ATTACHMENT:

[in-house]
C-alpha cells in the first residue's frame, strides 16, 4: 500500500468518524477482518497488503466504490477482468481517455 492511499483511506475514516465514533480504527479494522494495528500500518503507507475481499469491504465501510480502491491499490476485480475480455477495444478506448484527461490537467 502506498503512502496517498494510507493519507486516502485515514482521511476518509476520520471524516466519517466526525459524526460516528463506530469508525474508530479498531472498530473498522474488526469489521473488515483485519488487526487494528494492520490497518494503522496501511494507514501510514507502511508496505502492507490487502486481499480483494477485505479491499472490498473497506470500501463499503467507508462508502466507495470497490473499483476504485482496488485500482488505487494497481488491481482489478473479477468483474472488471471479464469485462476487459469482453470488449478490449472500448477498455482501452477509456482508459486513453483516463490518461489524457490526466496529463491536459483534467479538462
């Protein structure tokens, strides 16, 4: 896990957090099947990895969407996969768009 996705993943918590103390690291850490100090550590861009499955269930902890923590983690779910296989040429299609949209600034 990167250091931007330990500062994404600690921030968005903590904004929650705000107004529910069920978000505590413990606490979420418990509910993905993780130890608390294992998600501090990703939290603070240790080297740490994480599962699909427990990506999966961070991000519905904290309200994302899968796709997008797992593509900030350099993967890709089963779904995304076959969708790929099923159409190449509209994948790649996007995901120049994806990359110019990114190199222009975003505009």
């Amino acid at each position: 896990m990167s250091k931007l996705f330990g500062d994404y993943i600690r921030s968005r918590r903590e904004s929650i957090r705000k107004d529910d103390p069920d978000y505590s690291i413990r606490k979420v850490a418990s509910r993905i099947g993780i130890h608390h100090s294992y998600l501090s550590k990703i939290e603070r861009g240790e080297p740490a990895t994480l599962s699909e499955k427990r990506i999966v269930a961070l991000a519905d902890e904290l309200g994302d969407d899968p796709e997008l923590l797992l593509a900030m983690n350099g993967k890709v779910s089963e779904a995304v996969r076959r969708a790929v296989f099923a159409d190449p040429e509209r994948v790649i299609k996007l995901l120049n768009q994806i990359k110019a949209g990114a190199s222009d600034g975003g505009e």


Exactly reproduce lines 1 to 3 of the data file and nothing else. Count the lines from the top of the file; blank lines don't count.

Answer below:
[in-house]
C-alpha cells in the first residue's frame, strides 16, 4: 500500500468518524477482518497488503466504490477482468481517455 492511499483511506475514516465514533480504527479494522494495528500500518503507507475481499469491504465501510480502491491499490476485480475480455477495444478506448484527461490537467 502506498503512502496517498494510507493519507486516502485515514482521511476518509476520520471524516466519517466526525459524526460516528463506530469508525474508530479498531472498530473498522474488526469489521473488515483485519488487526487494528494492520490497518494503522496501511494507514501510514507502511508496505502492507490487502486481499480483494477485505479491499472490498473497506470500501463499503467507508462508502466507495470497490473499483476504485482496488485500482488505487494497481488491481482489478473479477468483474472488471471479464469485462476487459469482453470488449478490449472500448477498455482501452477509456482508459486513453483516463490518461489524457490526466496529463491536459483534467479538462
């Protein structure tokens, strides 16, 4: 896990957090099947990895969407996969768009 996705993943918590103390690291850490100090550590861009499955269930902890923590983690779910296989040429299609949209600034 990167250091931007330990500062994404600690921030968005903590904004929650705000107004529910069920978000505590413990606490979420418990509910993905993780130890608390294992998600501090990703939290603070240790080297740490994480599962699909427990990506999966961070991000519905904290309200994302899968796709997008797992593509900030350099993967890709089963779904995304076959969708790929099923159409190449509209994948790649996007995901120049994806990359110019990114190199222009975003505009």